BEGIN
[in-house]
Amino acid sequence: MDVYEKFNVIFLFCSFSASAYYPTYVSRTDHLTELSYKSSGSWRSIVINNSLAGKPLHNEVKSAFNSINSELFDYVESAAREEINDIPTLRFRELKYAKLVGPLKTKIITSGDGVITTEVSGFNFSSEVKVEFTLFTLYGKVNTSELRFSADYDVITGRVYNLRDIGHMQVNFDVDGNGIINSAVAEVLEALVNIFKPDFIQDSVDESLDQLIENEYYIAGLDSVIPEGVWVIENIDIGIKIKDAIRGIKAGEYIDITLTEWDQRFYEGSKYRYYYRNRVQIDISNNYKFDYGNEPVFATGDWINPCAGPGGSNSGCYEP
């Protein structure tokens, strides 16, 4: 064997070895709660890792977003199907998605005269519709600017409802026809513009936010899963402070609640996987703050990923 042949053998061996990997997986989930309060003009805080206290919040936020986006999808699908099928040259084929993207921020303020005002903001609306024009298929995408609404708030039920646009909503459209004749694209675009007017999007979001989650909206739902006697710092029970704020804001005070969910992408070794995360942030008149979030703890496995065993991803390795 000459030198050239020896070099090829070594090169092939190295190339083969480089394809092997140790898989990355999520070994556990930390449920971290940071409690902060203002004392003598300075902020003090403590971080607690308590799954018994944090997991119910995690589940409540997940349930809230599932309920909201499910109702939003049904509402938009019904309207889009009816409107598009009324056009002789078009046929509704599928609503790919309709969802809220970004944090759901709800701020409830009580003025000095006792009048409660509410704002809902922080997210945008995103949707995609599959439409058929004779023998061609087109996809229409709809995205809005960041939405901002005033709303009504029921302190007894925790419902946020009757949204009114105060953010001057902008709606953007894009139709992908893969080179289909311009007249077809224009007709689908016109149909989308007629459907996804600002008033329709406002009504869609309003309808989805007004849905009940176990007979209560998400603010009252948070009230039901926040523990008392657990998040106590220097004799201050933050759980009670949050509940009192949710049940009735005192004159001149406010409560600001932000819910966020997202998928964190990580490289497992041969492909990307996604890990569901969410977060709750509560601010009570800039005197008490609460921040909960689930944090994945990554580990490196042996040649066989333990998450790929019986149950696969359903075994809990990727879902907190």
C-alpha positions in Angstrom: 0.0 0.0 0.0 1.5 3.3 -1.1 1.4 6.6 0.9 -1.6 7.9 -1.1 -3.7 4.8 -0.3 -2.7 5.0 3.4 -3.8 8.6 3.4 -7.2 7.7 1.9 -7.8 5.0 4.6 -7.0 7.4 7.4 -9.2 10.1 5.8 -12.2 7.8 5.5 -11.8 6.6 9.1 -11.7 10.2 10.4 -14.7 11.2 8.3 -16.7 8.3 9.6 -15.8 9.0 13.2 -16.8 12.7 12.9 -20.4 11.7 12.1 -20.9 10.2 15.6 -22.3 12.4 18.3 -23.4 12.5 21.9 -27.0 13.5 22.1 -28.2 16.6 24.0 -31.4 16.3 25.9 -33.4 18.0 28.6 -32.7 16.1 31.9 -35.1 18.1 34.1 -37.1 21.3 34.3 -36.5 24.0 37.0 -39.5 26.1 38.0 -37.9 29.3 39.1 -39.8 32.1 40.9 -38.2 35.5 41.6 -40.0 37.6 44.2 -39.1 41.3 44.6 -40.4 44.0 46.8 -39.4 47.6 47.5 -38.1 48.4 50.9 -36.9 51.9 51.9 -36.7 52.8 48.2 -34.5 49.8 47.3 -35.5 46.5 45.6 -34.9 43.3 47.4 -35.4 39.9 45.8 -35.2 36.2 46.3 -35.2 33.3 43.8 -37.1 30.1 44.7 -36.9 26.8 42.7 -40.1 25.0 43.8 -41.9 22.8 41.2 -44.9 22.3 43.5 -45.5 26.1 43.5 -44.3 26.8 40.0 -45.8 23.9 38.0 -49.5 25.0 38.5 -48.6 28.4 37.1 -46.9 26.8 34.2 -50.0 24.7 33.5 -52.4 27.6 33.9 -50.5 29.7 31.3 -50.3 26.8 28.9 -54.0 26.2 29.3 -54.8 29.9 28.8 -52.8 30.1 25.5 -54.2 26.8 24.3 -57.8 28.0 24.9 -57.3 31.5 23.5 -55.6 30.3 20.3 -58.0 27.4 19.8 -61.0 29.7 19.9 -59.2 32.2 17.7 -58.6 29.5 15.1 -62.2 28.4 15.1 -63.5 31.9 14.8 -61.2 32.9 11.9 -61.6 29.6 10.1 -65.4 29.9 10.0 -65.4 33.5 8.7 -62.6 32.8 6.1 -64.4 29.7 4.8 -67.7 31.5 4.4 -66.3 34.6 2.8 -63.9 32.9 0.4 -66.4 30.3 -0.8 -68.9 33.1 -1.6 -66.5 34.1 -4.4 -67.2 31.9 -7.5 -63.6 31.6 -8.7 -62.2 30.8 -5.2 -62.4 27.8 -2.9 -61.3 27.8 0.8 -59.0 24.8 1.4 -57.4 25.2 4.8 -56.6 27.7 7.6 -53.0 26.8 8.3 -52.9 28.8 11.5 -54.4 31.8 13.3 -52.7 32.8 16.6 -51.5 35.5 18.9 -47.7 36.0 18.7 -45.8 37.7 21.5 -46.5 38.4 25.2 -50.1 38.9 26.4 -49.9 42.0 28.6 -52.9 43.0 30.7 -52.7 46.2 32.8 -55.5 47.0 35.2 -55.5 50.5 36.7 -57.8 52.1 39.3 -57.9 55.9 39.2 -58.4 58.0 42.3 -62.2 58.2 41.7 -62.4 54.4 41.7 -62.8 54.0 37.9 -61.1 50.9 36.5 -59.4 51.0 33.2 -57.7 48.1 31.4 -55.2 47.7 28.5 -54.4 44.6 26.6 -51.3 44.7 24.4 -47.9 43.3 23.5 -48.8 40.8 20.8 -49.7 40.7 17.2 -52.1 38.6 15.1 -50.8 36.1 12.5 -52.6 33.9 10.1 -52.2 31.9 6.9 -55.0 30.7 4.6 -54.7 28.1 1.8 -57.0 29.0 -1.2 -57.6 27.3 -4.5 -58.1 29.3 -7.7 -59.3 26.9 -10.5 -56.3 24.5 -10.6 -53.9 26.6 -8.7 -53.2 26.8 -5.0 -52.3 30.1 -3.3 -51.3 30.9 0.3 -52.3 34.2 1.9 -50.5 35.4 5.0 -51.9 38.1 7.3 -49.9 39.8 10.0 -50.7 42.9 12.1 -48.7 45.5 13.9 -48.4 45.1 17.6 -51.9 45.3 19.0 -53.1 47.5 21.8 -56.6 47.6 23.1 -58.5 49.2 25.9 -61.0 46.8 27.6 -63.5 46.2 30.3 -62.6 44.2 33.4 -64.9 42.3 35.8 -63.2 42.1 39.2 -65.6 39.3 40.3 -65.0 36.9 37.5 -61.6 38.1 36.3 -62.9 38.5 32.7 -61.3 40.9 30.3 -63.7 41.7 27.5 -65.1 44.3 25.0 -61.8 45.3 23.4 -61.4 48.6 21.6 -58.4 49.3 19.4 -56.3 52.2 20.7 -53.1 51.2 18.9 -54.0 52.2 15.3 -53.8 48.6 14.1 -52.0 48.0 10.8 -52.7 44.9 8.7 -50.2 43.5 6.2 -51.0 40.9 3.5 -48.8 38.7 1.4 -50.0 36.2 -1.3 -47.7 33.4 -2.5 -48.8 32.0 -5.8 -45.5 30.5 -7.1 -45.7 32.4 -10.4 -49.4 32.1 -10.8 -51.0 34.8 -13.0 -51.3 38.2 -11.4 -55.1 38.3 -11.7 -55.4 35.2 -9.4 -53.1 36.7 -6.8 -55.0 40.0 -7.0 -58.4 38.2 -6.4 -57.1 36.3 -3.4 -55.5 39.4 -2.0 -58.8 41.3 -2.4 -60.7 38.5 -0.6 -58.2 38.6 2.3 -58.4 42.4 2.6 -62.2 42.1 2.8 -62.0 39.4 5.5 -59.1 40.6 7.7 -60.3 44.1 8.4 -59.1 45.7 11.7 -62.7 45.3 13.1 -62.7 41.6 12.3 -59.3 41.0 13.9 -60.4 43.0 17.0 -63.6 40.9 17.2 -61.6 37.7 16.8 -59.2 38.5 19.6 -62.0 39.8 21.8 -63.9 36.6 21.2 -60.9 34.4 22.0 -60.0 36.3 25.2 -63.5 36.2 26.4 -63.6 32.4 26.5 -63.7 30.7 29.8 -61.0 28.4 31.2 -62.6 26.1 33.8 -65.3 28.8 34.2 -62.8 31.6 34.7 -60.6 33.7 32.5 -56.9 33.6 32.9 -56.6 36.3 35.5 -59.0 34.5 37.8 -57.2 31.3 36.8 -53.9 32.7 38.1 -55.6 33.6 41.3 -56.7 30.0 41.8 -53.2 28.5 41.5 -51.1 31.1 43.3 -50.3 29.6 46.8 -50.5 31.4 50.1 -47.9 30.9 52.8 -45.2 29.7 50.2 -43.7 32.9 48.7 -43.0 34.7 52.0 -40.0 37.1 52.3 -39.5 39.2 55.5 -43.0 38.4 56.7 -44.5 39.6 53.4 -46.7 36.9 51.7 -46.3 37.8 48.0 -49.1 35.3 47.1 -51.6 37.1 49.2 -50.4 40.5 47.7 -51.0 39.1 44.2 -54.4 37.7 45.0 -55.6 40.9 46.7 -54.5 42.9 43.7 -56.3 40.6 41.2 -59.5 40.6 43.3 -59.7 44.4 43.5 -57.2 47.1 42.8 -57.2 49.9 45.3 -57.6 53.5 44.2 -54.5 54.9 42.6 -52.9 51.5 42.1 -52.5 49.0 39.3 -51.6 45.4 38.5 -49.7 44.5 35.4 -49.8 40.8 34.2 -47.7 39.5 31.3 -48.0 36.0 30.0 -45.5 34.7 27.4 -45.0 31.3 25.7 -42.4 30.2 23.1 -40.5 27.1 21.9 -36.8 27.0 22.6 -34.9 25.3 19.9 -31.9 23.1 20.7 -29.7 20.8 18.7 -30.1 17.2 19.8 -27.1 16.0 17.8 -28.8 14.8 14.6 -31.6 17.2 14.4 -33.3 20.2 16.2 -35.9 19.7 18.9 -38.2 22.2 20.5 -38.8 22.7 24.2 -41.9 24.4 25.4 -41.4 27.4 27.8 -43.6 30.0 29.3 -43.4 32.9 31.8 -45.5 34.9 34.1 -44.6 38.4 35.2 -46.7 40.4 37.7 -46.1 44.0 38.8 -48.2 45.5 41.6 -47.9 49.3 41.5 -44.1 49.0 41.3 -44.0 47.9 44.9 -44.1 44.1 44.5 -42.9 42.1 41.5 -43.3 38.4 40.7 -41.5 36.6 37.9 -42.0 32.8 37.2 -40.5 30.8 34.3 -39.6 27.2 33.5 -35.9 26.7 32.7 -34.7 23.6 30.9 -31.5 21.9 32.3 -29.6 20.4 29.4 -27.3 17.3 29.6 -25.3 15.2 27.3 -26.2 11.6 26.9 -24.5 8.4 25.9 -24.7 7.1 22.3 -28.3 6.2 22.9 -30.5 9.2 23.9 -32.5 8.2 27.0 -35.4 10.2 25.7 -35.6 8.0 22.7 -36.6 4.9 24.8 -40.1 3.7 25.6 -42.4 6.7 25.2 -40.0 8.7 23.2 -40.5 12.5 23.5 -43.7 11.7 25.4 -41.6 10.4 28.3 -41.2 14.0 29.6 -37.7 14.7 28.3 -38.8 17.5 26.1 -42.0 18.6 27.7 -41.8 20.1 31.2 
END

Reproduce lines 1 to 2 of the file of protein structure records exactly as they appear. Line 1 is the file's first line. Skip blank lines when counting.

[in-house]
Amino acid sequence: MDVYEKFNVIFLFCSFSASAYYPTYVSRTDHLTELSYKSSGSWRSIVINNSLAGKPLHNEVKSAFNSINSELFDYVESAAREEINDIPTLRFRELKYAKLVGPLKTKIITSGDGVITTEVSGFNFSSEVKVEFTLFTLYGKVNTSELRFSADYDVITGRVYNLRDIGHMQVNFDVDGNGIINSAVAEVLEALVNIFKPDFIQDSVDESLDQLIENEYYIAGLDSVIPEGVWVIENIDIGIKIKDAIRGIKAGEYIDITLTEWDQRFYEGSKYRYYYRNRVQIDISNNYKFDYGNEPVFATGDWINPCAGPGGSNSGCYEP